The Pittaj-asmari:—The Kapha charged (dried) with the deranged Pitta becomes hard (condensed) and large in the aforesaid way, and lying at the mouth of the bladder obstructs the passage of the urine. The bladder, on account of the flowing back of the obstructed urine into its cavity, seems as if it has been exposed to the heat of an adjacent fire, boiling with the energy of an alkaline solution. A kind of sucking, drawing and burning pain is experienced in the organ. This type of Ashmari is further marked by symptoms which characterize Ushna-vata (stricture). The concretion is found to be of a reddish, yellowish black colour like the stone of the Bhallataka fruit, or it is coloured like honey. This type is called Pitta;ja As man
The Vata-ashmari:—The deranged Kapham (mucus) inordinately saturated with the bodily Vata, acquires hardness and gains in dimensions, and these lying at the mouth of the bladder obstructs the passage of the urine. The incarcerated fluid causes extreme pain in the organ. The patient constantly under severe pain gnashes his teeth or presses his umbilical region, or rubs his penis, or fingers his rectum (Payu) and loudly screams. A burning sensation is experienced in the penis, and urination, belching and defecation become difficult and painful.* The concretions in this type of Ashmari are found to be of a dusky colour, rough, uneven in shape, hard, facetted and nodular like a Kadamva flower. This type is called Vata-ashmari.
Infants arc more susceptible to an attack of any of the three preceding types of Ashmari, inasmuch as they are fond of day sleep or of food composed of both whole-some and unwholesome ingredients, and are in the habit of eating before the digestion of a previous meal, or of taking heavy, sweet, emollient and demulcent food. In children the bladder is of diminished size and poor in muscular structure. These facts conti ibutc to the easy possibility of the organ being grappled (with a surgical instrument) and of the stone being extracted with the greatest ease in cases of infantile Ashmari.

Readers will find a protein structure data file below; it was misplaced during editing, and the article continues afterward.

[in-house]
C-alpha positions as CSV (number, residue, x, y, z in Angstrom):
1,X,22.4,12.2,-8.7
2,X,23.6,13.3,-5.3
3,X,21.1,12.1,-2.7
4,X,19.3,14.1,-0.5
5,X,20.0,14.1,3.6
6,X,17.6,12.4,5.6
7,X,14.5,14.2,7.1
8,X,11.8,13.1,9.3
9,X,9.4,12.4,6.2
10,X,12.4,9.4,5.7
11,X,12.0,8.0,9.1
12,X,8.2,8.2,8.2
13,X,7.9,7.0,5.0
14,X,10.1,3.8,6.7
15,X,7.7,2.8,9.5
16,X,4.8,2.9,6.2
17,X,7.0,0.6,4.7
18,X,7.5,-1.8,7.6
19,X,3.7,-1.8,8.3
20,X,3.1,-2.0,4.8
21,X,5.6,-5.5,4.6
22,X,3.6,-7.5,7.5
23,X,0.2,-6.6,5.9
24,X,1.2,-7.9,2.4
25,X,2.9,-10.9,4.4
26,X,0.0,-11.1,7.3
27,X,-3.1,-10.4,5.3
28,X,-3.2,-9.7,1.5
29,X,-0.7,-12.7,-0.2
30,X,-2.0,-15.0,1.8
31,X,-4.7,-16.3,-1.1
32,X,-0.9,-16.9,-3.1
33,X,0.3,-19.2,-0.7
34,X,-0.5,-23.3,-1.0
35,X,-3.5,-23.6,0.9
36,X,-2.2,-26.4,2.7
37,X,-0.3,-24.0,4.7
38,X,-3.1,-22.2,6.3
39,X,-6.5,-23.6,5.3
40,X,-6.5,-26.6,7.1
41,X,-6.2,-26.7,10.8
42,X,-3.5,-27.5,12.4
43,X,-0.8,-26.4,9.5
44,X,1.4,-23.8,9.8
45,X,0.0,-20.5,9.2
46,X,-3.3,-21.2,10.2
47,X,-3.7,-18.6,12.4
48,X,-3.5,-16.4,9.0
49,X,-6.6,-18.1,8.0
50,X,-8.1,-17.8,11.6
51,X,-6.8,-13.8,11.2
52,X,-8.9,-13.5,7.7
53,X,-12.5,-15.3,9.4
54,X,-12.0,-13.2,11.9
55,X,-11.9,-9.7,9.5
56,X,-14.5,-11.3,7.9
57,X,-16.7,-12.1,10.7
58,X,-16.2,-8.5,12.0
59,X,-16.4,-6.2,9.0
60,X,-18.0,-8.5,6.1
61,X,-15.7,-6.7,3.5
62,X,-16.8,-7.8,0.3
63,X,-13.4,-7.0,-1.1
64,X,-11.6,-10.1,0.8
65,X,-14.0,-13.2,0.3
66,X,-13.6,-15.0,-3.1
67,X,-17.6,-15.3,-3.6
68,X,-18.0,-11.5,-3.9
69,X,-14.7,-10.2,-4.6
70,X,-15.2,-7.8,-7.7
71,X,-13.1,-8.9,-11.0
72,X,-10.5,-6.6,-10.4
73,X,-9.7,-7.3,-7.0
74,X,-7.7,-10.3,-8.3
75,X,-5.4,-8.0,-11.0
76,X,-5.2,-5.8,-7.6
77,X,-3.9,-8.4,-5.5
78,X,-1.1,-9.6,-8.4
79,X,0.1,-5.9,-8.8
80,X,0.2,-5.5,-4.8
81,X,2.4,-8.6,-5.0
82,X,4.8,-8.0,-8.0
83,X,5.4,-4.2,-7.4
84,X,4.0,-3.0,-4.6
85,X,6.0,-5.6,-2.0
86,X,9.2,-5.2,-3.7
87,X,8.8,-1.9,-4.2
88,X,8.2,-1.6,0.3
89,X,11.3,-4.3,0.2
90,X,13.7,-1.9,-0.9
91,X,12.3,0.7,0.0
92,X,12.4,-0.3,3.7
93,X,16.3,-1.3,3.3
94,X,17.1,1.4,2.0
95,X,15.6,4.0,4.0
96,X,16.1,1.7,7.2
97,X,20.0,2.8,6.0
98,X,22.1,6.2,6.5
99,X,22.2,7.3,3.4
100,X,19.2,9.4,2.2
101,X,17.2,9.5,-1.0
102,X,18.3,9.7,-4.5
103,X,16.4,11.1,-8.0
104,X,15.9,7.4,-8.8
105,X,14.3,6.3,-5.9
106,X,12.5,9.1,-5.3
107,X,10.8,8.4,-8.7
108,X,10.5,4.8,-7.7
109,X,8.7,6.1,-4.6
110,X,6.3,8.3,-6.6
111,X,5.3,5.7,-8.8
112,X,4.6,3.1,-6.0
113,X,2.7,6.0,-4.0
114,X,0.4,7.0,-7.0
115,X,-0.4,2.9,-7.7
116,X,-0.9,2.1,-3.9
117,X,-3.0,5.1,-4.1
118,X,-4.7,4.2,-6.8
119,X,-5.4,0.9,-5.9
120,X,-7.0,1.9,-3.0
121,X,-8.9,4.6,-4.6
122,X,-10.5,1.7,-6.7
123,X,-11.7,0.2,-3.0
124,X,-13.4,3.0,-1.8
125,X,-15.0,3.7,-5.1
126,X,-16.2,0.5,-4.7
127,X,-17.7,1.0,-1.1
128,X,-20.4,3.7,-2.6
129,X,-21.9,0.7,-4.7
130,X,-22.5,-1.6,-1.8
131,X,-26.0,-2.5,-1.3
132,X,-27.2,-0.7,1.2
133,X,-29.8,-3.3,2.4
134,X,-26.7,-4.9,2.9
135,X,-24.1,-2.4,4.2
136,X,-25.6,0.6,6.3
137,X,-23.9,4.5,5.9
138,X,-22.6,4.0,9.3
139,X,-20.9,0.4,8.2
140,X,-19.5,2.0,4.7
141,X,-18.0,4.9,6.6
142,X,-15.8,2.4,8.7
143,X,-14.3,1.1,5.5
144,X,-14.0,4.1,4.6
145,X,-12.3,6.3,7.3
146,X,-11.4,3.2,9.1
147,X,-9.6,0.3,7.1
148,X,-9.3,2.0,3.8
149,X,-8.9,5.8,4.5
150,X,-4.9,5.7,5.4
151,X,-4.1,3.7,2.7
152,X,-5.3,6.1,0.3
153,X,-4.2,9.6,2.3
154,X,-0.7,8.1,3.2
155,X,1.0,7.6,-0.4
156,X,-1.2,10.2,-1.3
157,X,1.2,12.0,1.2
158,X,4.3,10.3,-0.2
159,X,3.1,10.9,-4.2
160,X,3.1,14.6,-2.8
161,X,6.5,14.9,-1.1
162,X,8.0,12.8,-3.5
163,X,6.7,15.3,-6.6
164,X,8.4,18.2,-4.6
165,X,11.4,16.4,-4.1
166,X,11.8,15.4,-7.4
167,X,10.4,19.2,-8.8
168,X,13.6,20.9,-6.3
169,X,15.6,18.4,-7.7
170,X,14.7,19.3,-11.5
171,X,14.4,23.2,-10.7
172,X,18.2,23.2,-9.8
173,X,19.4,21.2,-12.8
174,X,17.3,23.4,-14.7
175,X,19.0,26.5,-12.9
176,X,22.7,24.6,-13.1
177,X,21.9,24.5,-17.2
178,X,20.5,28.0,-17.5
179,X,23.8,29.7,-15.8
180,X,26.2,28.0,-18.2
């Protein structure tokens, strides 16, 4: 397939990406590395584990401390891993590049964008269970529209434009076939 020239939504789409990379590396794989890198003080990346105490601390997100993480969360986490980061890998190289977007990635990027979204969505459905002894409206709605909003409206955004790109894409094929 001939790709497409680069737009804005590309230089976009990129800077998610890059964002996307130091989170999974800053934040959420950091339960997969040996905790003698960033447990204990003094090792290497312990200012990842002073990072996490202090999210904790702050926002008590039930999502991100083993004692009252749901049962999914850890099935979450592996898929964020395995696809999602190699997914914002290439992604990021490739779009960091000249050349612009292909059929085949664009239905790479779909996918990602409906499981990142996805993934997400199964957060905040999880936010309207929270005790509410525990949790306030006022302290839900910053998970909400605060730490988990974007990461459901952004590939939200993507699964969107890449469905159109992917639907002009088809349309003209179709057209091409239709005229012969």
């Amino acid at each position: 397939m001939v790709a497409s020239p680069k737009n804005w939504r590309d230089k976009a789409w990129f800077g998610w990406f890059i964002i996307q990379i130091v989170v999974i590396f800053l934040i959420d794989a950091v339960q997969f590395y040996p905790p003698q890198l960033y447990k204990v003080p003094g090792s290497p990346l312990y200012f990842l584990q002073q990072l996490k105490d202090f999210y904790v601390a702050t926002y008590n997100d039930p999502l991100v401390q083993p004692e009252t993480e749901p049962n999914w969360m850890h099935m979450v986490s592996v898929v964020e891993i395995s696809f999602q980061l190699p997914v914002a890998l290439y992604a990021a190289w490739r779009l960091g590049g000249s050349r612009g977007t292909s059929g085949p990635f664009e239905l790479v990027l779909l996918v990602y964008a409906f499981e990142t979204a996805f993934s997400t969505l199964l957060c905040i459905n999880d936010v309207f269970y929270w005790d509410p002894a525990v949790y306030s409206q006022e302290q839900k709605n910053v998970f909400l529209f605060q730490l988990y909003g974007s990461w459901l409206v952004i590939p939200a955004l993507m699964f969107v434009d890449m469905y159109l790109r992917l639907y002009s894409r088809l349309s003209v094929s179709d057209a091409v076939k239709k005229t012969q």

The Sukra-ashmari:—Sukra-ashmaris or seminal concretions arc usually formed in adults owing to the germination of semen in their organisms. A sudden or abrupt stoppage of a sexual act or excessive coition tends to dislodge the semen from its natural receptacle * Stool and urine can be voided only with the greatest straining in the body. The fluid thus dislodged, but not emitted, finds a wrong passage. The Vata gathers up the fluid (semen), thus led astray, and deposits it (in a round or oval shape) at a place lying about the junction of the penis and the scrotum and dries up the humidity with which it is charged. The matter, thus formed, condensed, and hardened, is called the seminal stone (SukrAshmari), which then obstructs the passage of the urine, giving rise to pain in the bladder, painful micturition, and swelling of the scrotum. The stone vanishes under pressure in its seat.
Here only the introduction of Ashmari is given with their types. The treatment portion shall be discussed on another post.
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About the Author
Roshan Baskota is a student of BAMS (Bachelor in Ayurvedic medicine and surgery) and is always in search of modern correlation of the Ayurvedic terms. He is engaged with Ayurveda, Herbs and Yoga related topics. And he discusses about these topics in his personal blog roshanbaskota.com.np/. His main aim is to make whole world healthy and happy through Ayurveda. Roshan may be contacted at firstname.lastname@example.org.